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Re: This was posted on Digg.com -- Linux Distribution blog/article

Danny Sauer <sauer@cloudmaster.com> wrote:
> Graphical installer, able to install binary packages for a
> gnome/OOo/firefox/thunderbird system as well as the LiveCD
> kernel/initrd which does some basic hardware detection and
> an Xorg.conf which works on a lot of hardware.  Available
> variants built for x86, ia64, and ppc64. :)

I'm not using such.  I prefer Anaconda far more, especially
the new one in Fedora Core 5 that allows YUM repository
tapping dynamically at install-time.

In my case, I'm building specific run-time images for fixed
hardware that never changes.  If any 1 piece of hardware
would change, then I'd have to recertify that configuration
with a new build (in addition to any updates due to software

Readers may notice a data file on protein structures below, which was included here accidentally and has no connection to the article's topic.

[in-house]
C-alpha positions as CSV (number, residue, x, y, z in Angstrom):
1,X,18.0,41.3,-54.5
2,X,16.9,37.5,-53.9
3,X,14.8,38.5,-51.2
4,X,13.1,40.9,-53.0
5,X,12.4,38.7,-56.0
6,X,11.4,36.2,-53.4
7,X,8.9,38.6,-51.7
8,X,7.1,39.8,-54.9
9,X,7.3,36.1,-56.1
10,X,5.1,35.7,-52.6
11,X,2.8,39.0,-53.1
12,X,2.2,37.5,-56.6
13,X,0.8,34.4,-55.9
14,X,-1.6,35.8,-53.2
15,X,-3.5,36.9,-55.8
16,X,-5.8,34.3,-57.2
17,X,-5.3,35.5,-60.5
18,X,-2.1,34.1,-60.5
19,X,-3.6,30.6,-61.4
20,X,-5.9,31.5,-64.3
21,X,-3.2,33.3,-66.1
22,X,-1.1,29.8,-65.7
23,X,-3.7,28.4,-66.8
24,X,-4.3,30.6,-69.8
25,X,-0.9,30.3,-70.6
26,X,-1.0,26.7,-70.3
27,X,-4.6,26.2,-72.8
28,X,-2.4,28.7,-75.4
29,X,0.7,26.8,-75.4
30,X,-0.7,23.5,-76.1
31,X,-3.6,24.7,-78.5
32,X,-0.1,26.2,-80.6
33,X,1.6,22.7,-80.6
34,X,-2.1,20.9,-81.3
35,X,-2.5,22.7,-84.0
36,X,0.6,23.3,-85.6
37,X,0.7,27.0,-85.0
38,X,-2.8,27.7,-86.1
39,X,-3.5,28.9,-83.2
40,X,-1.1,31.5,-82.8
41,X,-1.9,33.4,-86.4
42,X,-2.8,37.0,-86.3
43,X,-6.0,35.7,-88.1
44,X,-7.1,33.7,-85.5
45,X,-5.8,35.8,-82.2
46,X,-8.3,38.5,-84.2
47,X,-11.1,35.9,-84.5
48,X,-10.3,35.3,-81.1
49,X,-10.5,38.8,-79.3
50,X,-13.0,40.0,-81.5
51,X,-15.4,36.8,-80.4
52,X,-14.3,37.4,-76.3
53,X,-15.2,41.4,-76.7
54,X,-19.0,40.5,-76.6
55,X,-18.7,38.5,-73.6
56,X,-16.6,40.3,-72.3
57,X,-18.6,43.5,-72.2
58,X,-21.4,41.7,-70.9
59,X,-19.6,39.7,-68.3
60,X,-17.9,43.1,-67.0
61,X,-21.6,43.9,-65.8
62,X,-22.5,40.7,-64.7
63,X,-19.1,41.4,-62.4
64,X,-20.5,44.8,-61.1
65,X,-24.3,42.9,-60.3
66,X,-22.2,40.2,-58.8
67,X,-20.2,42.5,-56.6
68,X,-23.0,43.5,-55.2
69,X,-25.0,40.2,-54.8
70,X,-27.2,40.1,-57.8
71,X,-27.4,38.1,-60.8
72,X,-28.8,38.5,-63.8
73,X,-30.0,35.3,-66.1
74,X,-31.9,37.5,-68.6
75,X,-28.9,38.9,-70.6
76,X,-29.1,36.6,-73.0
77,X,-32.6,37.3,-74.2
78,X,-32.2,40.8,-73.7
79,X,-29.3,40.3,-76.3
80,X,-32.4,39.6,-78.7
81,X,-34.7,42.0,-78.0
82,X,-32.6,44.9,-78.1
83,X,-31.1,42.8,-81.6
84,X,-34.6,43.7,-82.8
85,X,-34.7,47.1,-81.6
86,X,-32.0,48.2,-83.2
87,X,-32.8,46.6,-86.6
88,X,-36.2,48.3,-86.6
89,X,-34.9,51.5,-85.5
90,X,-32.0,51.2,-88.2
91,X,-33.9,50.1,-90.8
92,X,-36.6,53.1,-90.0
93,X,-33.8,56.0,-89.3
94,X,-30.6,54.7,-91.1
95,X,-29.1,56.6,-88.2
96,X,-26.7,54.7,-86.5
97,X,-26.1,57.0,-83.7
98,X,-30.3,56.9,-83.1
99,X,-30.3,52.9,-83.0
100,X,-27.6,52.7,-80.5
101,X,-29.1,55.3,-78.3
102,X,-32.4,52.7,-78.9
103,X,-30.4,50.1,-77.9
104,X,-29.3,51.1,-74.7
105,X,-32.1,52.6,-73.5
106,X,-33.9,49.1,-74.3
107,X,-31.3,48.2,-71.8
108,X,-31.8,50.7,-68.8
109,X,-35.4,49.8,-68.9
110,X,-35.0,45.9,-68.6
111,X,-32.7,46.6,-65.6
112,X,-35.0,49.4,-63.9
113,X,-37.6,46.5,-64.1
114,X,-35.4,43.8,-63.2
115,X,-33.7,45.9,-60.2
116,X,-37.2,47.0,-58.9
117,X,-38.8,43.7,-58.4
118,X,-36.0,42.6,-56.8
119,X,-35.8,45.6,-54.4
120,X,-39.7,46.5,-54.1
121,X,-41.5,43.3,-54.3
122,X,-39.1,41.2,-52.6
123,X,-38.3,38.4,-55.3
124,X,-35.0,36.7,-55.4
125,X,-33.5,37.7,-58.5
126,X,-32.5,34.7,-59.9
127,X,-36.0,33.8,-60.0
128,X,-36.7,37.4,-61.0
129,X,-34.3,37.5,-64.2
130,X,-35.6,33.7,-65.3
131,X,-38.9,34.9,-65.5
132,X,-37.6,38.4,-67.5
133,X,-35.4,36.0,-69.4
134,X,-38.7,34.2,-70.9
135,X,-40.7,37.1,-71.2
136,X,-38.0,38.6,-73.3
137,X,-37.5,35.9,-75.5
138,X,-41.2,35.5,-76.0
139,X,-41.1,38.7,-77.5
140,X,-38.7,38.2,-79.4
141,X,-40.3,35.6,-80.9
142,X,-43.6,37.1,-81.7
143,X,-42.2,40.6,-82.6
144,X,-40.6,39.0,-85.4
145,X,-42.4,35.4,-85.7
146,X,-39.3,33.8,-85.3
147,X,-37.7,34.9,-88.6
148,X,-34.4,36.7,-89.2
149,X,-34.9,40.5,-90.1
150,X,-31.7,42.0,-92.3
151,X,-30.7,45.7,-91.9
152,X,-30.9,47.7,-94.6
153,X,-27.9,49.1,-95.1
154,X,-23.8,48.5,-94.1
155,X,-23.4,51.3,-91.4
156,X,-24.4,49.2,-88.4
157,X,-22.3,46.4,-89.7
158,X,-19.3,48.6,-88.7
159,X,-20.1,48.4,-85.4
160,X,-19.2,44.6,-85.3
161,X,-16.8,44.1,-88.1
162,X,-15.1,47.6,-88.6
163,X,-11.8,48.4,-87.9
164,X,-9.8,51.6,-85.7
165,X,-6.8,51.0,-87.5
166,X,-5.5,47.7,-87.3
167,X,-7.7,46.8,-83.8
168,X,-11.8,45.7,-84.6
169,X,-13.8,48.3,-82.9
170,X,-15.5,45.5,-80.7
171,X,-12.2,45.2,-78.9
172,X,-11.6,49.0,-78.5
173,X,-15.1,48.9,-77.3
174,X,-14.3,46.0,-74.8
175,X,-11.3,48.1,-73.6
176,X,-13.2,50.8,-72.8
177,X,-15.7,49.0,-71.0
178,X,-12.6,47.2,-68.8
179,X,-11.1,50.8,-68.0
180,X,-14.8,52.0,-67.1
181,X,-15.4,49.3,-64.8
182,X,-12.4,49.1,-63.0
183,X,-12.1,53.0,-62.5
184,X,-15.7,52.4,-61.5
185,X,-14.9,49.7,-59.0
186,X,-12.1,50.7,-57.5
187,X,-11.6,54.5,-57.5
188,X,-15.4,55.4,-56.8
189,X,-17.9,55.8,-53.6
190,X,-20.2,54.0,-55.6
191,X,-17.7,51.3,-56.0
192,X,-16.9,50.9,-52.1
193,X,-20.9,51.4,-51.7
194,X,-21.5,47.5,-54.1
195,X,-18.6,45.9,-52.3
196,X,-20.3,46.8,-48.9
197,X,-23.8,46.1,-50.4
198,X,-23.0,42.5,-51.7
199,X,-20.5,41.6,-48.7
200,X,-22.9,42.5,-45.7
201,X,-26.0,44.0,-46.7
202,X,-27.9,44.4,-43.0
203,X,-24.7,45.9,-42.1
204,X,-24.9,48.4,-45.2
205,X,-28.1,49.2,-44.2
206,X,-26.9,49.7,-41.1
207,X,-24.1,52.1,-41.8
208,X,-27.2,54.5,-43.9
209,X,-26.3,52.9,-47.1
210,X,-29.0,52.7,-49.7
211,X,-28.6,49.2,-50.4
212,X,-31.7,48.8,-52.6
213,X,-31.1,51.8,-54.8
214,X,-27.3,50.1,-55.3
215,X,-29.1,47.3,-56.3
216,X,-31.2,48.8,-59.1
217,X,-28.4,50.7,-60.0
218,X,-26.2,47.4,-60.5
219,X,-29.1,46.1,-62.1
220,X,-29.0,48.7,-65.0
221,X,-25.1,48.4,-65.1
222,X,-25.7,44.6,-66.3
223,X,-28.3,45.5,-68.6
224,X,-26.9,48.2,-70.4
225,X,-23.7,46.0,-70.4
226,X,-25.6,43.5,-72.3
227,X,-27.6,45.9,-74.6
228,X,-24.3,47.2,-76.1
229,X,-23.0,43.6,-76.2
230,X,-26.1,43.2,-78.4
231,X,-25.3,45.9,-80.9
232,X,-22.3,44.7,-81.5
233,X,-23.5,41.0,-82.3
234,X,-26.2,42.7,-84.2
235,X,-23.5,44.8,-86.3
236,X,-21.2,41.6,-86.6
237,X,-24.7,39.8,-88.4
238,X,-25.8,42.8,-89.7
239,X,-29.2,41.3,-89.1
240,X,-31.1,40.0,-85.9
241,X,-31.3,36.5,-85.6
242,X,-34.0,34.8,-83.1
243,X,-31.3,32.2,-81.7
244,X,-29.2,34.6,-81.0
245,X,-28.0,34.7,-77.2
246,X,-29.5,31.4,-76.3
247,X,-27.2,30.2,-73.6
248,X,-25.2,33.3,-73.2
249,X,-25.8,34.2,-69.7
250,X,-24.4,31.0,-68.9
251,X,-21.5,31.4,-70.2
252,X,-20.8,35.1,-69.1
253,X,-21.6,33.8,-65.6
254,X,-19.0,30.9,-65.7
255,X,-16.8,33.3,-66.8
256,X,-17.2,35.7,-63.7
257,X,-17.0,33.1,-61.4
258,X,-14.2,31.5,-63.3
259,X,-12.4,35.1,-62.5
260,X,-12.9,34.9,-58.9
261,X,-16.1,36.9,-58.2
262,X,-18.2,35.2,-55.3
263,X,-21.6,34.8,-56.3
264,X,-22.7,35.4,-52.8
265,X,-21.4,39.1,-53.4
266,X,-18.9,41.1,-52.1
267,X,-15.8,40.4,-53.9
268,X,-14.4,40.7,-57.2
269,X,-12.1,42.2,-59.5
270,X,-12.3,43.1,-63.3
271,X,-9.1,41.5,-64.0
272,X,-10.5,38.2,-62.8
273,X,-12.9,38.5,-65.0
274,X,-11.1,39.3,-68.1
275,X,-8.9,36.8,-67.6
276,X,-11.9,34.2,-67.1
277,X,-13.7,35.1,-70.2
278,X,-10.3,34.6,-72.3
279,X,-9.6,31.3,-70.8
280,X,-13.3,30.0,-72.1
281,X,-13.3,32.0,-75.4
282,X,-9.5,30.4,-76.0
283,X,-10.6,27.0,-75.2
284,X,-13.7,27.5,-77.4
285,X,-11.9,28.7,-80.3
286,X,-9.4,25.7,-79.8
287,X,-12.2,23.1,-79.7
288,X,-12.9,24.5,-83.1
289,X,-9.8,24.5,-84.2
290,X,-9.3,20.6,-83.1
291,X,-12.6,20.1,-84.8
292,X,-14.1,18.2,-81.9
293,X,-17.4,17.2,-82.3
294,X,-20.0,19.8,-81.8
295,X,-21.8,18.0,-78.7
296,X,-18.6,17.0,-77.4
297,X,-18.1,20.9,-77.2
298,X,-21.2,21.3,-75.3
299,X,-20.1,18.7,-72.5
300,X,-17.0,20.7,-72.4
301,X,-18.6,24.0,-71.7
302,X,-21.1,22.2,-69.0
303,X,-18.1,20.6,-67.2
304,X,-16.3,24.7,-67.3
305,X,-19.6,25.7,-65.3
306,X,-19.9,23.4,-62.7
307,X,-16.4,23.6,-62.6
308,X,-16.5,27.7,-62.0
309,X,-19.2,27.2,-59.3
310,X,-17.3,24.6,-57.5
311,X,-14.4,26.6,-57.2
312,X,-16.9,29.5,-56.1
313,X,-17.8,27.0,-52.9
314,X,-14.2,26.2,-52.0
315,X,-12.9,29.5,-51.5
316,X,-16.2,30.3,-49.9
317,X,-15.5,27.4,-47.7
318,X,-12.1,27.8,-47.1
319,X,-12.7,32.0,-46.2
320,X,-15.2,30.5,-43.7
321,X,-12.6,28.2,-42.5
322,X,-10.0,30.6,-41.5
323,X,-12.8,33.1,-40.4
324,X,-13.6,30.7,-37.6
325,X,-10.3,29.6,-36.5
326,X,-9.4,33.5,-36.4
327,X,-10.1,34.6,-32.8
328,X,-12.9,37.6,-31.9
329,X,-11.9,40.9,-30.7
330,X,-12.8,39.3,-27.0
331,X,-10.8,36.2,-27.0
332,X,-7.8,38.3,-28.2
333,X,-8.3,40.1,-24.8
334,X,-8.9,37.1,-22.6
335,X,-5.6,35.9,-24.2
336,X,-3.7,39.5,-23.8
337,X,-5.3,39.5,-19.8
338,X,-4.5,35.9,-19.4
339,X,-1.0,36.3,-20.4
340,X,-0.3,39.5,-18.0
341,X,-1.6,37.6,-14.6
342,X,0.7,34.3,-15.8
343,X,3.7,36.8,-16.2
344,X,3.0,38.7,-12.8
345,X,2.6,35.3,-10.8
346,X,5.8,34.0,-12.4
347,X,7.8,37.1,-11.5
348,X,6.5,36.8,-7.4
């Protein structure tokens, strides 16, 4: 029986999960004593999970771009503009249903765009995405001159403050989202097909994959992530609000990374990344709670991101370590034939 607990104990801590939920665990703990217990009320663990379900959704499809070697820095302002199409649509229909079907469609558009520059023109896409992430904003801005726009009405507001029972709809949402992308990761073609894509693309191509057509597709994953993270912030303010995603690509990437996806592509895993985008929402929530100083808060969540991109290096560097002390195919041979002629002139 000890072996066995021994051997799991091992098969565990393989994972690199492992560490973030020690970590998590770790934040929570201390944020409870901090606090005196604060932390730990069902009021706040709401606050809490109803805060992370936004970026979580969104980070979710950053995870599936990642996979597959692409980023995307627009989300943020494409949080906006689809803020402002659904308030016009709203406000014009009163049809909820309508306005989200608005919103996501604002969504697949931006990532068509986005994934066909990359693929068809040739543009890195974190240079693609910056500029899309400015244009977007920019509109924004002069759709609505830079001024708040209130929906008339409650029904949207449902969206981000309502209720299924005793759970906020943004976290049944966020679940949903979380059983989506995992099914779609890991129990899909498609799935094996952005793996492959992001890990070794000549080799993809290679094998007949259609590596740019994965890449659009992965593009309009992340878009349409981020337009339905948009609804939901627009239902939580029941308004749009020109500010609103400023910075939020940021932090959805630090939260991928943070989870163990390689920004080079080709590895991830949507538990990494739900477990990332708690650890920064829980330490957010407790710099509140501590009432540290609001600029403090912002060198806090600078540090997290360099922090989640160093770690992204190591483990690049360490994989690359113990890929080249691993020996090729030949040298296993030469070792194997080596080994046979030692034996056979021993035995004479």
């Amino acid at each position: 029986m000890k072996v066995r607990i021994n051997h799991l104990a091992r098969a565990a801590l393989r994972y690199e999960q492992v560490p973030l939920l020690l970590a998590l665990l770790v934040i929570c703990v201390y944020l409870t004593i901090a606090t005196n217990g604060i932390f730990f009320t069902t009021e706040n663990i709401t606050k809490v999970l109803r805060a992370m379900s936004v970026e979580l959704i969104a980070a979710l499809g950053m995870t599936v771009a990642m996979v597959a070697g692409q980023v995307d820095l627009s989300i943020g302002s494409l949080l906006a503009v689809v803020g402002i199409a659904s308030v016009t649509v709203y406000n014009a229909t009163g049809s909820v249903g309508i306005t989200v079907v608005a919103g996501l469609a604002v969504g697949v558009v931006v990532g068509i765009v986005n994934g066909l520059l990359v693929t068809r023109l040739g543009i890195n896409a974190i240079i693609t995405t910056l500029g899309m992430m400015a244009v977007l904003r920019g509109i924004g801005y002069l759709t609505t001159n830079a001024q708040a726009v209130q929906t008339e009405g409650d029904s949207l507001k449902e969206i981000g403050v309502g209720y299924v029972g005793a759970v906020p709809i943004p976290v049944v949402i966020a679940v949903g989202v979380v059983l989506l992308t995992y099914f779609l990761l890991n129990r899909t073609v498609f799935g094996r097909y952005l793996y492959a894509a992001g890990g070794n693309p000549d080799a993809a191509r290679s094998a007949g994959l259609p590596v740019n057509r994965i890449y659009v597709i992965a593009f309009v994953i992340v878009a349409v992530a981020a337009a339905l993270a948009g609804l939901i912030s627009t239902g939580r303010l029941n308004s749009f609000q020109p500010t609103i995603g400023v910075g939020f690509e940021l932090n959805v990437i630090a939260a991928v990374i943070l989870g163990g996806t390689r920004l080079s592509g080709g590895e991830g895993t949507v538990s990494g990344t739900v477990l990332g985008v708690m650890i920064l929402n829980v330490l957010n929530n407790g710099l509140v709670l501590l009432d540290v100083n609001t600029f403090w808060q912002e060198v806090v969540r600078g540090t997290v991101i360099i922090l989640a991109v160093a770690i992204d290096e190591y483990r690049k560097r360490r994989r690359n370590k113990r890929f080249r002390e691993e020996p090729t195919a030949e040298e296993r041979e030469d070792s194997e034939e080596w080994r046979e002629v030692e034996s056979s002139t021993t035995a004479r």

updates, which are done regularly).

> As a related aside, I used Gentoo for about a year on
> several production systems.  I had specific versions
> built binaries on a single system for distribution to the
> other systems, etc.
> It was a bigger pain in the butt than just running a
> distro

In the great and overwhelming number of cases, I agree with
you.  I've basically only maintained 2 Gentoo run-times in my
life -- one Internet server, one embedded.

> Gentoo desperately needs some damned quality control,

It will _never_ get it by its very nature.  The control
required would change how Gentoo works.

> in the form of a "stable means more than 'works for
> me'" stick applied to the heads of several of the package
> maintainers.

Again, it will _never_ by its very nature.  Gentoo is little
more than a tool for source code rebuilding a Linux run-time
IMHO, and doesn't qualify as a "distro" because you're the
one in charge of making such.

Bryan J. Smith                | Sent from Yahoo Mail
mailto:b.j.smith@ieee.org     |  (please excuse any
http://thebs413.blogspot.com/ |   missing headers)

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